By Leni Villagomez Reeves
When Covid-19 began to cause illness and death in the United States, initially people in general perceived themselves as being at risk. They behaved in ways that reflected that risk; masks and avoiding public places and close encounters with others was fairly universal behavior in March 2020. Then the statistics began to emerge. Elderly people are seen to be most at risk. And most elderly people are still observing precautions.
Then it became clear that, for complex reasons that still require more analysis, Native Americans, people from Mexico and Central America (many of whom have indigenous ancestry in whole or part), and Black people are more likely to die from this infection. Gradually, a behavior change among many young and middle-aged White people emerged.
This was accelerated by the obvious politicization of the issue. However, if younger White people had continued to feel at risk of death they would not have exposed themselves, regardless of messages from their dear fuhrer. They know who’s going to die, and statistically it’s not them (although a few surprises have occurred in this regard) and so they really don’t care.
Old people are seen as expendable, even as a beneficial downsizing. Suggestions that older people might want to sacrifice themselves “for the economy” emerged fairly early in this pandemic. Even in the absence of the pandemic, older people are not considered economic assets. Social Security—wouldn’t it be simpler if there were no payouts?
Social Security is funded by a 6.2 % payroll tax paid both by employees and employers; it all goes into the Social Security trust fund. Right now, the trust fund has enough to pay all benefits until 2035. Currently, 65 million people receive Social Security benefits. Most seniors and disabled worker beneficiaries rely on Social Security for a majority of their income.
Trump’s Aug. 8 memorandum instructed the U.S. Department of the Treasury to delay the payment of employee-side Social Security taxes on wages paid from September 2020 through December 2020 for workers earning less than roughly $100,000 per year. Employers are legally required to withhold employees’ share of the tax anyway so Trump’s memorandum means only that the money won’t get paid to Social Security in a timely manner.
If Social Security pay-ins are cut permanently, which Trump says he will do if he gets a chance, then the trust fund would be exhausted and unable to pay full benefits in six years. Remember, most seniors and disabled people rely on Social Security for a majority of their income?
Disposable and Replaceable?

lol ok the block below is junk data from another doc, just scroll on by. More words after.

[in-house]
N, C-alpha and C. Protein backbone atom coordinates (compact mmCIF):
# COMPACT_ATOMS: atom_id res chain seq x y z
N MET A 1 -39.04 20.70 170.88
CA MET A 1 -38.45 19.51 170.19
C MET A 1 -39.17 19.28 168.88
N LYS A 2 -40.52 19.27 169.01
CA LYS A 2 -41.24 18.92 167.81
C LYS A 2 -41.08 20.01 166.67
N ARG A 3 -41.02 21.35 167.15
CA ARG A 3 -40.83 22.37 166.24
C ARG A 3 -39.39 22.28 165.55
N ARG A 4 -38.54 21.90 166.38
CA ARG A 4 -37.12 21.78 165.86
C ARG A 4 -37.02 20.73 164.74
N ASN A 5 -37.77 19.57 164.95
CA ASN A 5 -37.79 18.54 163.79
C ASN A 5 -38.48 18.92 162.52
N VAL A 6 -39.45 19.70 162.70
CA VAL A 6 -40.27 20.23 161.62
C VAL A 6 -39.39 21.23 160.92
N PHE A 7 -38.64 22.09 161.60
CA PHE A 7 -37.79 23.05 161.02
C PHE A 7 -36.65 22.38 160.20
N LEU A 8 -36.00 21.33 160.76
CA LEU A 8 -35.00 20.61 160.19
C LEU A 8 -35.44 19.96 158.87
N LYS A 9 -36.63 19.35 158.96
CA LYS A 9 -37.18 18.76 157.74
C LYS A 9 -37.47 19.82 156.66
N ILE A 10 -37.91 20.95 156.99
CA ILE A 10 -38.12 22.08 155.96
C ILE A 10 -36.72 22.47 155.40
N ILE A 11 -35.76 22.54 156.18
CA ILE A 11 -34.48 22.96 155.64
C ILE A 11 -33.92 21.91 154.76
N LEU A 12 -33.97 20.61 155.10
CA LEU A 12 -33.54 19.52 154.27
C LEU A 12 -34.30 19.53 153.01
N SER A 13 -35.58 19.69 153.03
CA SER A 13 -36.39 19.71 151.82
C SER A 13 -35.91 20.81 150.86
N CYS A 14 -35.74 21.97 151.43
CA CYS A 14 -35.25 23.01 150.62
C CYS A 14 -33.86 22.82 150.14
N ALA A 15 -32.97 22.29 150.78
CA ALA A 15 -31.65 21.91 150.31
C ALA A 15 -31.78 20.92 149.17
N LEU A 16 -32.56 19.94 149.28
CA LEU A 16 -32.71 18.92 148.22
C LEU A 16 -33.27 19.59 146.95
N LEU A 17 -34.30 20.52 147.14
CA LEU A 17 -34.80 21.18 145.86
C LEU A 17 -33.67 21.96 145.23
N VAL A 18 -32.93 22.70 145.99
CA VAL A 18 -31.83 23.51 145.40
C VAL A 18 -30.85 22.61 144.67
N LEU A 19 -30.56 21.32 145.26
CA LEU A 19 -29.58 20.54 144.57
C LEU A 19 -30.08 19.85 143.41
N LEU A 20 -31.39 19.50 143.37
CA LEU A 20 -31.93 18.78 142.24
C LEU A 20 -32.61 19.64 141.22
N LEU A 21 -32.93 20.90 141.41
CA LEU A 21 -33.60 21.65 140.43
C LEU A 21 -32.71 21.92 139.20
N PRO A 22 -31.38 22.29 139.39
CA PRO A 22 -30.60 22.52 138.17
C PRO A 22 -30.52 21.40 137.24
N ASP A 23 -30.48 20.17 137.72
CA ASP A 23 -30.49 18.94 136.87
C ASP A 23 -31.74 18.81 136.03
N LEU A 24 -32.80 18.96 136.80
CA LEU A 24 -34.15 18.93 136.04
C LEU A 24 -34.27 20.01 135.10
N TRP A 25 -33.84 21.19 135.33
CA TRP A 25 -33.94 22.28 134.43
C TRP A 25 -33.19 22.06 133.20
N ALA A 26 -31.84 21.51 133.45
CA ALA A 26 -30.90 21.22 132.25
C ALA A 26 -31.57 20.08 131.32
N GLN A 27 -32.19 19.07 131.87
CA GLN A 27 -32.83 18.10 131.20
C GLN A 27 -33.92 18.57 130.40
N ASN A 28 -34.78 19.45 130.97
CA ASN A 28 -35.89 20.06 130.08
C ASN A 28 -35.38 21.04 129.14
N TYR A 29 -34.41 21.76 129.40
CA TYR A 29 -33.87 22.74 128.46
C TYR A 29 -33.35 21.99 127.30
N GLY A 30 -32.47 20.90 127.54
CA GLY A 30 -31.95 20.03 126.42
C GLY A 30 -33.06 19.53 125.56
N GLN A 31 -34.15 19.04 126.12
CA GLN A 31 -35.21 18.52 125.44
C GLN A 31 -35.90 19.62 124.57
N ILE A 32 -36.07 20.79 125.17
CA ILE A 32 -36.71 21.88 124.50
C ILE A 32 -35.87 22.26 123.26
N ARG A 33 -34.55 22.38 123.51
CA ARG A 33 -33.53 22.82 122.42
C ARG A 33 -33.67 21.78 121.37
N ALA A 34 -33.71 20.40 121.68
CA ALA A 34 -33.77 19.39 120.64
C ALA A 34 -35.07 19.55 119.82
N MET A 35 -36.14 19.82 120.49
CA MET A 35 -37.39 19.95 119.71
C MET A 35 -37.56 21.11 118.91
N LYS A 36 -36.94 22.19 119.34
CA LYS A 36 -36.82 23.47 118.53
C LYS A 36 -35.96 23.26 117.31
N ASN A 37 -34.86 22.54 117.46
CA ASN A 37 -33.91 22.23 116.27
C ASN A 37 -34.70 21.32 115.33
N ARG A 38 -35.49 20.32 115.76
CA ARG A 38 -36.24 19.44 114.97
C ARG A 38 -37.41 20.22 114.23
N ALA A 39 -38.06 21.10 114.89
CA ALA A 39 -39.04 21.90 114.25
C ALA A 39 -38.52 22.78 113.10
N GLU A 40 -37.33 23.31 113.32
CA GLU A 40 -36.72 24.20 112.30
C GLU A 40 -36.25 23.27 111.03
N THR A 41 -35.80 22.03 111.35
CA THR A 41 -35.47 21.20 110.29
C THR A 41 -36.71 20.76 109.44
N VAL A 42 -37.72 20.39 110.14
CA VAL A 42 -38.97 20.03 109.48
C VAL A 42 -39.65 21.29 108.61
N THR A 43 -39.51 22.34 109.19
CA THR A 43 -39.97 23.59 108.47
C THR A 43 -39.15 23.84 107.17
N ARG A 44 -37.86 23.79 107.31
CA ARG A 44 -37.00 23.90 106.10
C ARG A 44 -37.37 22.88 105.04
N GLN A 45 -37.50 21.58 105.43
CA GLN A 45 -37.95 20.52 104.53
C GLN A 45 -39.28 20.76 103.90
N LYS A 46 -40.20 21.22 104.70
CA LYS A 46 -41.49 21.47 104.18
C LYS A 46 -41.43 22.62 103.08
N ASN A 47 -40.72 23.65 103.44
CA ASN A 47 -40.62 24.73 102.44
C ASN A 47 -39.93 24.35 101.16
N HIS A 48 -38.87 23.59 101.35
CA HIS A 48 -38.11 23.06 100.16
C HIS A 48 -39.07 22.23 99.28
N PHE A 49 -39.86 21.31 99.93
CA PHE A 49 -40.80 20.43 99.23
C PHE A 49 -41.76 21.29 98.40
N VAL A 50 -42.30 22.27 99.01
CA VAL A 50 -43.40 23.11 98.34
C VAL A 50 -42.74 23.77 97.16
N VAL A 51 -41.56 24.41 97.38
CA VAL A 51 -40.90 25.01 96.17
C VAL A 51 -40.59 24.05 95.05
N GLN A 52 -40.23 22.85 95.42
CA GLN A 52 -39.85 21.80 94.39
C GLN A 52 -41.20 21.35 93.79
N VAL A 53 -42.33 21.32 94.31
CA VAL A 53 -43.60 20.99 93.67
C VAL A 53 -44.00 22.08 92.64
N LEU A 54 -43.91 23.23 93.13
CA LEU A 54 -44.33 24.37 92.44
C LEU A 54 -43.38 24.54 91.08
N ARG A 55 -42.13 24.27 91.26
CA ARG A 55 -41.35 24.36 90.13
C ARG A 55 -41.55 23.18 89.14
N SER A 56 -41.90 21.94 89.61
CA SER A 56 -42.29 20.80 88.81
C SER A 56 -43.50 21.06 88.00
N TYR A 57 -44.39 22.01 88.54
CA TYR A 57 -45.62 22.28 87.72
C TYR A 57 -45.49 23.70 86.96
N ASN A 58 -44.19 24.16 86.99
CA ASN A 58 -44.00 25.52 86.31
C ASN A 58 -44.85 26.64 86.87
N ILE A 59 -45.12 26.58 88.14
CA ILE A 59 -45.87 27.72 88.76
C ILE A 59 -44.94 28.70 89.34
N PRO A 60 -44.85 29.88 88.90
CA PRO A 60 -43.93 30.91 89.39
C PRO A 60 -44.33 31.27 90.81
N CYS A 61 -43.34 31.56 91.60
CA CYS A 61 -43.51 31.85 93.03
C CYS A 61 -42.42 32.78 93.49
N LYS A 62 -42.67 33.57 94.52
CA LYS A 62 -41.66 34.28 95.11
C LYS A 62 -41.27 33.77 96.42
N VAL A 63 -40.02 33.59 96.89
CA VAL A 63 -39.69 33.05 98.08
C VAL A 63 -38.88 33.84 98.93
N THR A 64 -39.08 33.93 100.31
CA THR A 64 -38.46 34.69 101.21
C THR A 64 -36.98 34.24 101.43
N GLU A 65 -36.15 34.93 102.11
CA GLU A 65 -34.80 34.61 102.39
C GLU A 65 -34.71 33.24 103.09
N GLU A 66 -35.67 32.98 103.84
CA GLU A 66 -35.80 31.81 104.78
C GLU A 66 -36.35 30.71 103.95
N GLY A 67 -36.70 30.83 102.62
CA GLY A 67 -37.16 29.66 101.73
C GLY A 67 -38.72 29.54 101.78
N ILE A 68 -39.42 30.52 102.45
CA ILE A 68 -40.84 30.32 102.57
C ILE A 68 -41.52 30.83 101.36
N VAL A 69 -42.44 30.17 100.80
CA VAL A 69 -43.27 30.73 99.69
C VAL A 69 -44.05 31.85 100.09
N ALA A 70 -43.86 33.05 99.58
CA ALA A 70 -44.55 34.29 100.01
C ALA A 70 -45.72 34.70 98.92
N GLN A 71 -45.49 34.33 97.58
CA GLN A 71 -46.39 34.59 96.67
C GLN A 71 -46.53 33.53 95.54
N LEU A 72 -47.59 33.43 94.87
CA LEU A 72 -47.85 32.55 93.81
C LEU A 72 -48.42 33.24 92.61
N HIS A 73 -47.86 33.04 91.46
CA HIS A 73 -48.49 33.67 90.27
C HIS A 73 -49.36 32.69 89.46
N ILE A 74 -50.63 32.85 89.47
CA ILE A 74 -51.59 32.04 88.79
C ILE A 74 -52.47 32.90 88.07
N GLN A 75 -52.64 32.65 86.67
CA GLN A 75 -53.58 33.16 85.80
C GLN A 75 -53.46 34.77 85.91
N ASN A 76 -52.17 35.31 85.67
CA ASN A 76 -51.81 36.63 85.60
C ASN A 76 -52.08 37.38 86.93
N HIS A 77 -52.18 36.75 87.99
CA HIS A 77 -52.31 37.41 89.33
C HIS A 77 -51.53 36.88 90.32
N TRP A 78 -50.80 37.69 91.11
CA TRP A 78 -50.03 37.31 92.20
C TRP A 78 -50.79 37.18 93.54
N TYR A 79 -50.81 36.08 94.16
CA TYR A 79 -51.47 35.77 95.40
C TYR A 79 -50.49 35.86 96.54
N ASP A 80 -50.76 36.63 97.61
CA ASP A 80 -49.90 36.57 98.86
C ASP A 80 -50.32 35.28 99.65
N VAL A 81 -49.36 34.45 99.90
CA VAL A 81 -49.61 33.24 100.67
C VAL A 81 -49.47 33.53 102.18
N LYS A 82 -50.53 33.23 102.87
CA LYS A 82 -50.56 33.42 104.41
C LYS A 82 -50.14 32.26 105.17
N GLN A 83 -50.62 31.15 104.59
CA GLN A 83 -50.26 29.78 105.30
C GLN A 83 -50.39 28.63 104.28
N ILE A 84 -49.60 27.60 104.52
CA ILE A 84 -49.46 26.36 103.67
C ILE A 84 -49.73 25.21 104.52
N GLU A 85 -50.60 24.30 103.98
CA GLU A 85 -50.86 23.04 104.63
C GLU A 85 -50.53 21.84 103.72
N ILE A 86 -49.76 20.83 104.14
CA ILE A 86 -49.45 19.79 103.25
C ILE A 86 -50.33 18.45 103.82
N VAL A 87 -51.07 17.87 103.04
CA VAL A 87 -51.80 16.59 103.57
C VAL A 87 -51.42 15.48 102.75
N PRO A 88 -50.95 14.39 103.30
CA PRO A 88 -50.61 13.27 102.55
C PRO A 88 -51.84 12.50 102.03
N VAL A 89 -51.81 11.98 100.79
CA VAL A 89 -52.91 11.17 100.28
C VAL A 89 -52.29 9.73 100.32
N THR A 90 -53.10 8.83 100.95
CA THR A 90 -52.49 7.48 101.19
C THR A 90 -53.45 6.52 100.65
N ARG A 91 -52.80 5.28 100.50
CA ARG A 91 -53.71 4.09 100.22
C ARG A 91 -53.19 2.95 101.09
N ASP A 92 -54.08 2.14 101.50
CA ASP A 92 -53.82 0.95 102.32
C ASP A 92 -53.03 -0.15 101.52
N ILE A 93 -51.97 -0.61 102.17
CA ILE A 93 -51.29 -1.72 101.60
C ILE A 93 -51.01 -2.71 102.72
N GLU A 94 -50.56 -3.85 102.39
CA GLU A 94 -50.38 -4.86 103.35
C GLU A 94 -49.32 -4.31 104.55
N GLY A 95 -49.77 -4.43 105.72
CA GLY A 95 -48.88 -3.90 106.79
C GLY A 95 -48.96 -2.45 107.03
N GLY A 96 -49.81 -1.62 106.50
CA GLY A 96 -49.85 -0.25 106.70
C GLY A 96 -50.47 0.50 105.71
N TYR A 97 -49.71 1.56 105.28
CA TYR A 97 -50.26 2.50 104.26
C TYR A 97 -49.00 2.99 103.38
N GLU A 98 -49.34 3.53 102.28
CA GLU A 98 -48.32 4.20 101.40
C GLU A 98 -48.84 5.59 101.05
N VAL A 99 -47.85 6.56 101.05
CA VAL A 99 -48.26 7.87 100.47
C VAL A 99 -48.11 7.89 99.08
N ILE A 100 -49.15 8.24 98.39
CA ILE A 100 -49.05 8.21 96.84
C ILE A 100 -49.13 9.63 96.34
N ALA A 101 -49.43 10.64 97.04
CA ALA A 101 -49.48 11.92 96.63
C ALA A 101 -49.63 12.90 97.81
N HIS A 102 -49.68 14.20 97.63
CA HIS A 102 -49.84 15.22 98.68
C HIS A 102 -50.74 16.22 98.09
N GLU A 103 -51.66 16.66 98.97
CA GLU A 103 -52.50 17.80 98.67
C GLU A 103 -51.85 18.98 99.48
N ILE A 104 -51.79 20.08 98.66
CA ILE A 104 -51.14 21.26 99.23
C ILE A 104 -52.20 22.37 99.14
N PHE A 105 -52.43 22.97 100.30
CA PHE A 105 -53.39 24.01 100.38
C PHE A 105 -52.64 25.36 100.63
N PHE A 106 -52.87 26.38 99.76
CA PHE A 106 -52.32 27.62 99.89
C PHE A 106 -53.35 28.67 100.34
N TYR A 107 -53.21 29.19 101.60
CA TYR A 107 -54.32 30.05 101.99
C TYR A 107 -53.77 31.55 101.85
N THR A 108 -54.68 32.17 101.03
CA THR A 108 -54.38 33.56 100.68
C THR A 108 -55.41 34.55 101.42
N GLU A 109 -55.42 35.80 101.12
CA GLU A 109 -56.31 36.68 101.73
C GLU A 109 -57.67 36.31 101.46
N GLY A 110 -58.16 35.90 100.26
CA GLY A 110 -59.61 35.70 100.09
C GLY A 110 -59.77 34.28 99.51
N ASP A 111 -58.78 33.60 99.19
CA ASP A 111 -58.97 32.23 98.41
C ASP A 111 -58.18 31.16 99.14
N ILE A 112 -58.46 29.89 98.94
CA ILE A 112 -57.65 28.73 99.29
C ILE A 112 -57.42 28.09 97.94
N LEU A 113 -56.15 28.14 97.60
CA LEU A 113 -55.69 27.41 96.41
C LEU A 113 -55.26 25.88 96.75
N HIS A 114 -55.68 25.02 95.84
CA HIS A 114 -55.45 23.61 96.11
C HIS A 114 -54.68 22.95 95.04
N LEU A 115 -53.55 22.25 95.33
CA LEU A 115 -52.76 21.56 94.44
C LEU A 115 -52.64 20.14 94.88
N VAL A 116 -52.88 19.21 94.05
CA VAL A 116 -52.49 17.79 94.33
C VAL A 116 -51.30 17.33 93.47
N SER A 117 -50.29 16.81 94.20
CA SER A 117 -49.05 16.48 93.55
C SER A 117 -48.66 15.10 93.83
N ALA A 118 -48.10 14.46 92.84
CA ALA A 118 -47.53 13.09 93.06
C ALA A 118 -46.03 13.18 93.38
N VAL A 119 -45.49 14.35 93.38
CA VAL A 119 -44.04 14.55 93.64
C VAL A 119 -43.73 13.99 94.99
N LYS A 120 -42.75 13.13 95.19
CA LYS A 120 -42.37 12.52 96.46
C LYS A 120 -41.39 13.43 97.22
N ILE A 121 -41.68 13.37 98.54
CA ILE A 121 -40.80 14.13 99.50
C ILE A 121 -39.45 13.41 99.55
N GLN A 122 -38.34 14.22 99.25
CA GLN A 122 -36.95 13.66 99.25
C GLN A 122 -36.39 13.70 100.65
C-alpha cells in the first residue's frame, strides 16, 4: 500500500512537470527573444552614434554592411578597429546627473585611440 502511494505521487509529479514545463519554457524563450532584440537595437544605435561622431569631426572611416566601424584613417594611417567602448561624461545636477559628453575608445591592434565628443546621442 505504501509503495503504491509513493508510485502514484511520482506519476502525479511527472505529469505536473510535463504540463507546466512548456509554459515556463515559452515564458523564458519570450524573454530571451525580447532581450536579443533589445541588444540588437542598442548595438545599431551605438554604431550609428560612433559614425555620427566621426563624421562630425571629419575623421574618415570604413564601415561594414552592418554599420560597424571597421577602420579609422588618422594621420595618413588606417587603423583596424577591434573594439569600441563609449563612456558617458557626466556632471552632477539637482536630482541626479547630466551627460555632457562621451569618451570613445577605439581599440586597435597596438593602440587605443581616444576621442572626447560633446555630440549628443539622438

Low-wage workers, essential to the economy and mostly Chicanx, are seen as disposable and replaceable.
Fresno County has not done a great job on keeping statistics about this pandemic, but no other locality in the United States has either. As of the last update of the death statistics (approximately Sept. 12), there were 339 Covid-19 deaths in Fresno County. The breakdown (in Department of Health terminology) is as follows:
Non-Hispanic White 95
Non-Hispanic Asian 17
Non-Hispanic Black 17
Deaths in the Chicano community are disproportionate. Why? Many of the reasons are the same reasons that cause disproportionate mortality in the Brown and Black population elsewhere. We have no health care system at all, and we have separate and unequal healthcare industries.
A huge factor is cost. Patients of color are much less likely to be insured. Although the insurance industry ties insurance to employment, it’s #Not All Employment. Not agriculture, not service industries, not low-wage jobs with no or poor benefits.
Yes, there’s Covered California. Now try to find a doctor who accepts this, particularly a specialist.
And the cost of testing is not trivial. Another is availability. We are fortunate that Fresno itself is not a healthcare desert; this is largely due to the presence of residency programs here, as doctors often stay where they train. The smaller, poorer Browner communities in the county are not so well endowed.
Another problem is data. It is hard to find out what’s going on and thus hard to make good plans and decisions.
A big problem is racism. People of color have been mistreated and disrespected too often in healthcare settings. They have no reason to trust.
Needing to Work
Having to be out there working is a huge risk factor. A large segment of the Chicano population is in essential occupations, as defined in this epidemic. What that really means in many cases is low-wage occupations without benefits or protections so that people can’t afford to stay home, regardless of their safety.
White middle-class people are sheltering in place and feeling financial stresses. Brown working-class people are working and getting sick and dying. It is literally cheaper to replace people than to protect them, and cost-benefit ratios include only dollars, not lives.
Why can’t the United States control the spread of disease when some other countries can? Right now, there is no way to make a profit preventing and controlling the pandemic so that isn’t going to happen here soon. “Capitalism has neither the capacity, nor the morality, nor the ethics to solve the problems of poverty,” said Fidel Castro 30 years ago. The same is obviously true for the problems of an epidemic.
Meanwhile, the All Lives Matter folks are out there, running around without masks demonstrating that the only lives that matter to them are their own.
Leni Villagomez Reeves is a local physician and activist. Contact her at firstname.lastname@example.org. Check out her news and views about Cuba on Facebook (fresnosolidarity/).